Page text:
Got a Dual 704 from a Tonearm designer and knowing that the turntable needed some special cares. The turntable indeed was in a good shape especially the tonearm. Here is the list of problems.
1. the motor - need some help to make it start running sometime
2. the tonearm rest is missing
3. the nearly mint Grado FCE+1 missing the needle (by the way, I will change the head to Shure V15III as this moment)
After an hour of very pleasure chatting with the owner, I brought the turntable back to home and started the restoration at once.
|the heart of the EDS900 - four induction coils|
704 has a 4-coil Hall Effect motor EDS900 as the driving unit. It is a very primitive motor in today standard. However, the specification of this turntable is still very impressive. You can't hear any motor noise and feel no vibration at all. It seems that the workmanship is so good even the design is not modern.
Speeds: 33.33 and 45rpm
Platter: 1.2kg, 300mm, dynamically balanced
Wow and flutter: 0.05% WRMS
Rumble: Weighted less than 67dB / Unweighted less than 46 dB
Tonearm effective length: 222mm
Tangential tracking error: 0.16 degree/cm
Tonearm bearing friction: vertical less than 0.07mN / horizontal less than 0.15mN
Tonearm: Torsionally rigid tubular aluminum in low friction four points gimbal suspension, counterbalance with two mechanical anti-resonance filters
The jerky motor might be caused by the motor driver board. The test show that the driver board is in perfect condition. So the motor itself should be the problem. The rotation was not smooth but the rotation rate is accurate. This symptom showing one or two of the coils in the motor was not working. The scenario is just like a 4-cylinder engine with one dead cylinder. The car can run but lack of power and is not running smooth.
The EDS 900 has four coils in total and you can see the picture of the internal. The coils are glued on to the housing by epoxy. Had a quick check on the connector and bingo! one of the connection to the coil was opened. Look closer to the printed circuit board and two of the traces were corroded. Spent an hour to fix the circuit, lubricate the whole motor unit and also changed all the E-caps in the driver board. The turntable was now running at its should be.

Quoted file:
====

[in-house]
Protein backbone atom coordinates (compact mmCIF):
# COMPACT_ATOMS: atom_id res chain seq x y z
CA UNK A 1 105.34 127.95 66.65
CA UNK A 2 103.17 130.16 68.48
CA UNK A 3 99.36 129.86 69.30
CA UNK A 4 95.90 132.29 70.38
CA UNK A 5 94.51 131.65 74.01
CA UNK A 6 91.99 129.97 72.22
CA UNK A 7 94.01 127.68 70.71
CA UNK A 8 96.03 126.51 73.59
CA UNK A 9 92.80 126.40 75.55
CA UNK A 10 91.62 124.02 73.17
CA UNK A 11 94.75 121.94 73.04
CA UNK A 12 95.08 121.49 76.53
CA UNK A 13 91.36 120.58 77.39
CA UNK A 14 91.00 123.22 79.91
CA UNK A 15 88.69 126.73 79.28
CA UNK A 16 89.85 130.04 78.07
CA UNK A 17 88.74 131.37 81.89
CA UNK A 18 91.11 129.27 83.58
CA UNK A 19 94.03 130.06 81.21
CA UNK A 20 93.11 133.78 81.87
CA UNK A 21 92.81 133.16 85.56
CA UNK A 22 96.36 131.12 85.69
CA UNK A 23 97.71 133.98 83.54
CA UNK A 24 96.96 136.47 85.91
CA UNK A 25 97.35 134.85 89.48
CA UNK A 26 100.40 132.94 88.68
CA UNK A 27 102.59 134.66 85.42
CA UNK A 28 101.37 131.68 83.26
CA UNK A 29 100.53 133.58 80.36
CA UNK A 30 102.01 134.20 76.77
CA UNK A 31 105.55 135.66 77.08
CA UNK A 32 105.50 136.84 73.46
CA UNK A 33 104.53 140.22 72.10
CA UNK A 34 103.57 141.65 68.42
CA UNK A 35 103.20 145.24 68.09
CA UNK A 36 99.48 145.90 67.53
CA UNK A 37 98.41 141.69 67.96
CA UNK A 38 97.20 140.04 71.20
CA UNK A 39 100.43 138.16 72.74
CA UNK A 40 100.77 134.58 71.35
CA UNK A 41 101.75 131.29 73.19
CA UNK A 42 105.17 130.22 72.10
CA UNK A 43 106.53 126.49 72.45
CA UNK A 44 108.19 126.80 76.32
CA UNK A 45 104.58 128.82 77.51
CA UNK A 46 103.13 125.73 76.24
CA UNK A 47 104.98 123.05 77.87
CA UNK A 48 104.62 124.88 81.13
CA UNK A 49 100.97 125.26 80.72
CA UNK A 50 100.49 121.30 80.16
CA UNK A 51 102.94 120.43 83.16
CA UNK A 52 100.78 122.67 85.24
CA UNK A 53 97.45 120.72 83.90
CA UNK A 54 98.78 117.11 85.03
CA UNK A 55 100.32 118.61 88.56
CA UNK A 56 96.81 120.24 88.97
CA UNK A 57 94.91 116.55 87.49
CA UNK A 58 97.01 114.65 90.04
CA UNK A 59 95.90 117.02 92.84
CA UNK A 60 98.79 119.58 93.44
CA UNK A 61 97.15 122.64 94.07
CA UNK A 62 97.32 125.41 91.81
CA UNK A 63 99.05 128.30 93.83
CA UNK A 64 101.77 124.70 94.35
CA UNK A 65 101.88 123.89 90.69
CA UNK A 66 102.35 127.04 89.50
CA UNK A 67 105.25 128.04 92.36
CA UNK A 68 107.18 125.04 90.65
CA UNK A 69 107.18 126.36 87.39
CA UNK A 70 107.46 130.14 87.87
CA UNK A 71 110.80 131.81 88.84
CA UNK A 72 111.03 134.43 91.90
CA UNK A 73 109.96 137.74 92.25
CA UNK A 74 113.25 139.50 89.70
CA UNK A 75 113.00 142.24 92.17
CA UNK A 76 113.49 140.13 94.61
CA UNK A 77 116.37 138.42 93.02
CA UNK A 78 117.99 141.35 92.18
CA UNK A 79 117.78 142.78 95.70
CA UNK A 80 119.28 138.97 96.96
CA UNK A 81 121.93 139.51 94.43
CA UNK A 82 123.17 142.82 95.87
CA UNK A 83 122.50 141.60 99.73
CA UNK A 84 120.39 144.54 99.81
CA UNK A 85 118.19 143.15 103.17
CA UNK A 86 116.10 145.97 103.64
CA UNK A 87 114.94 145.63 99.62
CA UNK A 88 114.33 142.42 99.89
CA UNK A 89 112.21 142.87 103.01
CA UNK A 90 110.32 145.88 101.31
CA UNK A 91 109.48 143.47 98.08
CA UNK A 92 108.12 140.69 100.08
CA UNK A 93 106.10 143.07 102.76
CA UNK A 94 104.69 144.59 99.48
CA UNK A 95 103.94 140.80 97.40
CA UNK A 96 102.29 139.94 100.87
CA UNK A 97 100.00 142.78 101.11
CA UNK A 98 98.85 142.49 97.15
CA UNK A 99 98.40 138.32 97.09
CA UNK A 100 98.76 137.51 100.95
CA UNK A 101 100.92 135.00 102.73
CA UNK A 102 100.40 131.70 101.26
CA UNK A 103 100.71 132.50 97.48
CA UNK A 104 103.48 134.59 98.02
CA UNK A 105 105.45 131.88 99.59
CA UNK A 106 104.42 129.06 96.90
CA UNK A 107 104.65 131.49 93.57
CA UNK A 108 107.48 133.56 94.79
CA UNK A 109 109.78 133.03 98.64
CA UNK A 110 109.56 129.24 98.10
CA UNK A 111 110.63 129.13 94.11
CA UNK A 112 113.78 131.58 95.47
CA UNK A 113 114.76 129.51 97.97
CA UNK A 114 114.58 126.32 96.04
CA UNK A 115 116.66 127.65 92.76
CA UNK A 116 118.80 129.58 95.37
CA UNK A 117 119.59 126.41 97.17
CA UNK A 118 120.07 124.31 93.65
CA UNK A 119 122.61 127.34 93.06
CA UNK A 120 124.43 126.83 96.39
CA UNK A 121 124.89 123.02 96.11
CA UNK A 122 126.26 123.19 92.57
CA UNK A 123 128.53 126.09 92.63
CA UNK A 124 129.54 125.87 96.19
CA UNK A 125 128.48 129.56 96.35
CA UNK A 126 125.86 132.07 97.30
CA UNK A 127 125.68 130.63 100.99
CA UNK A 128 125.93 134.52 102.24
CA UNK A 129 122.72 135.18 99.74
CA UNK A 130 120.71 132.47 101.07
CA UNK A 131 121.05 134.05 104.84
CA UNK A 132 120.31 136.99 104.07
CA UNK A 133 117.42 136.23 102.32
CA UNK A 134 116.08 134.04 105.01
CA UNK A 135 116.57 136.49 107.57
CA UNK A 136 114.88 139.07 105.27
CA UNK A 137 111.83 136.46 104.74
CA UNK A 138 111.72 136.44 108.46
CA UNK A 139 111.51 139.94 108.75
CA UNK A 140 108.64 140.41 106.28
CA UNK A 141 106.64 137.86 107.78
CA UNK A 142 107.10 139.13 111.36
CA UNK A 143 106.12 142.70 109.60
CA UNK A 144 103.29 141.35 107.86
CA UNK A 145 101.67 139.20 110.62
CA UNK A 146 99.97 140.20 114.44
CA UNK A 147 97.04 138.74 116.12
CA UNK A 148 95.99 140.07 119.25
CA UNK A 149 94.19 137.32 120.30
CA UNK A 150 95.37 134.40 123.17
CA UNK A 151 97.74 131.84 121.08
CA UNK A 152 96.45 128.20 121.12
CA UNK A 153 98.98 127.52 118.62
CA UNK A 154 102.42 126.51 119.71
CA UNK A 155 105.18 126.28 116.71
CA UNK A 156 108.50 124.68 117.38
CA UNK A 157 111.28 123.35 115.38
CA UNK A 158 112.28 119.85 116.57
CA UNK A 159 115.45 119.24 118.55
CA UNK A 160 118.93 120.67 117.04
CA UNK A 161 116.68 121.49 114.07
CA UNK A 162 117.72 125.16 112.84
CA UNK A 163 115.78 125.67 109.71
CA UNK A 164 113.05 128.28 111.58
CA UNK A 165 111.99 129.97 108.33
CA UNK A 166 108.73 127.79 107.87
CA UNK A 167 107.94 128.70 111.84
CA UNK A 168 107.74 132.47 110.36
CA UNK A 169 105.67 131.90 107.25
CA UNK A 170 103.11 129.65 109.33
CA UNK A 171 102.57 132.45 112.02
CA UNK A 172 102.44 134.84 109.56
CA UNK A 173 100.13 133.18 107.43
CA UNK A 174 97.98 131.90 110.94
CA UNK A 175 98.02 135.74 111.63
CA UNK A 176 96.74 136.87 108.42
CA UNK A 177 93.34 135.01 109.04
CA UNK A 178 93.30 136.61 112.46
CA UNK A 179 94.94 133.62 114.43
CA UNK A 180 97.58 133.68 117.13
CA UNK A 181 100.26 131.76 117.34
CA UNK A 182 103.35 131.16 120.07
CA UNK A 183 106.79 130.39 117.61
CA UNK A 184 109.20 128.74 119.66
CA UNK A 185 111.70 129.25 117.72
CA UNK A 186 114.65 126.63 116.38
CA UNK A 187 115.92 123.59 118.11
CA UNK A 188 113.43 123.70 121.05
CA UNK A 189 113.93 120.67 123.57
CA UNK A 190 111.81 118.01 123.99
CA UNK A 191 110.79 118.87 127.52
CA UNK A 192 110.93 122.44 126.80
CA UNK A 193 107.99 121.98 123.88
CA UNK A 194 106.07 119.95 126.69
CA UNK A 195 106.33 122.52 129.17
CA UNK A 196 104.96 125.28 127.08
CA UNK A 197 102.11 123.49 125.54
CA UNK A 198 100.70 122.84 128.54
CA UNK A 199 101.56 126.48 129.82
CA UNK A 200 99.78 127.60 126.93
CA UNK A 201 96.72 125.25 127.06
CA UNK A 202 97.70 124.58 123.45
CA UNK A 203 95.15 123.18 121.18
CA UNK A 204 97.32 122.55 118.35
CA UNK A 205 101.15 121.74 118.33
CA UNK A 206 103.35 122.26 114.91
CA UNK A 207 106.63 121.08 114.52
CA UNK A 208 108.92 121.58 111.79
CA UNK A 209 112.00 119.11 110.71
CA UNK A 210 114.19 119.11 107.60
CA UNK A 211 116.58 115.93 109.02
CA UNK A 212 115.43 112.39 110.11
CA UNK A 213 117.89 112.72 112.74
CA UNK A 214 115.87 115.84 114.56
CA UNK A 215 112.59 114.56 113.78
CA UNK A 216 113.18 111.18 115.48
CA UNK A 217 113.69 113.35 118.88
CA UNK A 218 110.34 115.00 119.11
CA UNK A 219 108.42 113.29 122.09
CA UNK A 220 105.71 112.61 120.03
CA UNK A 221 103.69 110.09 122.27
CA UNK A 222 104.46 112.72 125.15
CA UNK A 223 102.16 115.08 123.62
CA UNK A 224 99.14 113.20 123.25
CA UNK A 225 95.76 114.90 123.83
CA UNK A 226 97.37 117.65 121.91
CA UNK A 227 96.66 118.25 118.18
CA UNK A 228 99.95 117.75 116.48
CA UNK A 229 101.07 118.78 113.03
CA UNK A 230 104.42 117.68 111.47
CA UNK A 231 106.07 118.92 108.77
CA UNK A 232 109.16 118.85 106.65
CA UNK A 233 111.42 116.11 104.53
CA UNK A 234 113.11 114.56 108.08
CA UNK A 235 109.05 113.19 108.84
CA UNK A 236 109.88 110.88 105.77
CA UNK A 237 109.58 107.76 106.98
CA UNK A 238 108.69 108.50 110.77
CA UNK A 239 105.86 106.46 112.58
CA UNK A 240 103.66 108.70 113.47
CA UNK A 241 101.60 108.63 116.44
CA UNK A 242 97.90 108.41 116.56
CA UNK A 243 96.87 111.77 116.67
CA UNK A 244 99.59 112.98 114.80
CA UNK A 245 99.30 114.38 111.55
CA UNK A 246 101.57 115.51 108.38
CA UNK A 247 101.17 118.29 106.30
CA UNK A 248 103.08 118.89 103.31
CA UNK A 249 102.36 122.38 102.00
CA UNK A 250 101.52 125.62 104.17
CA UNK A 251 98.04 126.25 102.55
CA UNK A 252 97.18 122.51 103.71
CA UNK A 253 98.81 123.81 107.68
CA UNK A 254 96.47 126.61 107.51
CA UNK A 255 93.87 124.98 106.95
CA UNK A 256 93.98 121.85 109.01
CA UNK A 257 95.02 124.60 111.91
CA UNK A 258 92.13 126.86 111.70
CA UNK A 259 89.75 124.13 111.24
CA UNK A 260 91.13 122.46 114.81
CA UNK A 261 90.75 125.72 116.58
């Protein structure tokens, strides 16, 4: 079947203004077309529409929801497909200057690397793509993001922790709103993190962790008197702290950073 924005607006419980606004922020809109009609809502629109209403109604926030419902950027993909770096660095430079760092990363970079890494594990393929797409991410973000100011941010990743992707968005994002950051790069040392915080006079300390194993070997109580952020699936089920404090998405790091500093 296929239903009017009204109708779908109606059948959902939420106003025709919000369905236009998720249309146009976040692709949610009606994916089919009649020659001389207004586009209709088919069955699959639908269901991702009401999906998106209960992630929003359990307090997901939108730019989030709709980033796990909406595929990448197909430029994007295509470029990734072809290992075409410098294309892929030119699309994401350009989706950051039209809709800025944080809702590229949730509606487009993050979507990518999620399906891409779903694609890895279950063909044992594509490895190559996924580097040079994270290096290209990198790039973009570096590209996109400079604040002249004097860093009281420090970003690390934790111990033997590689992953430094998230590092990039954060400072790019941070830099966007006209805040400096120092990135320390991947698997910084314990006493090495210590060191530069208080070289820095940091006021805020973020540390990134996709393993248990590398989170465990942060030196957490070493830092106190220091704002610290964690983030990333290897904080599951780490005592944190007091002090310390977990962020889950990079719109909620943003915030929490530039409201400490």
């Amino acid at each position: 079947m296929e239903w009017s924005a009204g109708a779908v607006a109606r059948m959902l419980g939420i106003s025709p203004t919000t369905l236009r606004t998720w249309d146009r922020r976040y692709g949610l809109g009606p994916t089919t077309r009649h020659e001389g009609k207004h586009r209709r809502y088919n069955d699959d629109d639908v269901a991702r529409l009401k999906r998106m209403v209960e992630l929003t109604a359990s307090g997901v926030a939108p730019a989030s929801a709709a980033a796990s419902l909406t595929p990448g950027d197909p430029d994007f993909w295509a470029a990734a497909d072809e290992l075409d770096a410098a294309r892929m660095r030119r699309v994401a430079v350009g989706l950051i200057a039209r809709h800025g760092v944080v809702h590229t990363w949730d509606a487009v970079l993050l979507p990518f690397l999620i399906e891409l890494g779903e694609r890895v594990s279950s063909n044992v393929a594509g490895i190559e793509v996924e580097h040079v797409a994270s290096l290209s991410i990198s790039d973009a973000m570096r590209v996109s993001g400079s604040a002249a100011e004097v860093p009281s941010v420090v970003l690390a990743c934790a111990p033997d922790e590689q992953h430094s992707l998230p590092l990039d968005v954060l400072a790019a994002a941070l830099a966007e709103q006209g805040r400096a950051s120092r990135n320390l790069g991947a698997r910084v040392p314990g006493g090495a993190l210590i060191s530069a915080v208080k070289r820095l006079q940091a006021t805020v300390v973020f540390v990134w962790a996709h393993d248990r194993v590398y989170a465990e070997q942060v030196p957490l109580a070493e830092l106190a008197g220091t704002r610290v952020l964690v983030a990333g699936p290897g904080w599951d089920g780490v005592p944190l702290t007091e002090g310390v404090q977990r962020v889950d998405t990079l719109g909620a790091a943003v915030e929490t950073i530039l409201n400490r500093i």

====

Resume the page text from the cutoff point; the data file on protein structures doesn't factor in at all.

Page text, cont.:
The signal wires were also changed to Belden Teflon 83284 wire ( the capacitance of the original wire is 140pF and the new wire is about 90pF. it is a very important to know the value. The change of the capacitance will affect the frequency response. 83284 is a RG316 coaxial wire and even it is specified for high frequency use up to 3GHz but it also can be used for audio.)
The next thing to be tackled was the tonearm rest. Buying an arm rest is easy but why not to make one. I still have some beech wood stocks so I took a small piece and sanded it to a desired shape. The best height of the rest is about 1.2cm with a 2.5cm sideboard which is used to prevent the overshot of the tonearm return. After soaking the finished wood parts in stain conditioner and then the stain, the arm rest was then polished with furniture wax.
All tasks have been done. It is the time to sit down and listen music. 704 is a semi-automatic turntable. You need to place the head onto the record and set the needle down manually. The needle is always in UP position when you put the head onto the record so it is fault-proofed. The turntable will be automatically off when the head reaches the end. The head is now in the UP position again. When you put the head back to the arm rest the head will be in down position. Amazing simple but a very smart design.
The Vertical Tonearm Control allows the cartilage is in optimal playing position without using spacer in the headshell.
Finally here is the pic to show the coil connection with the resistance value. If you found your 704 having a jerky motor, check it out first.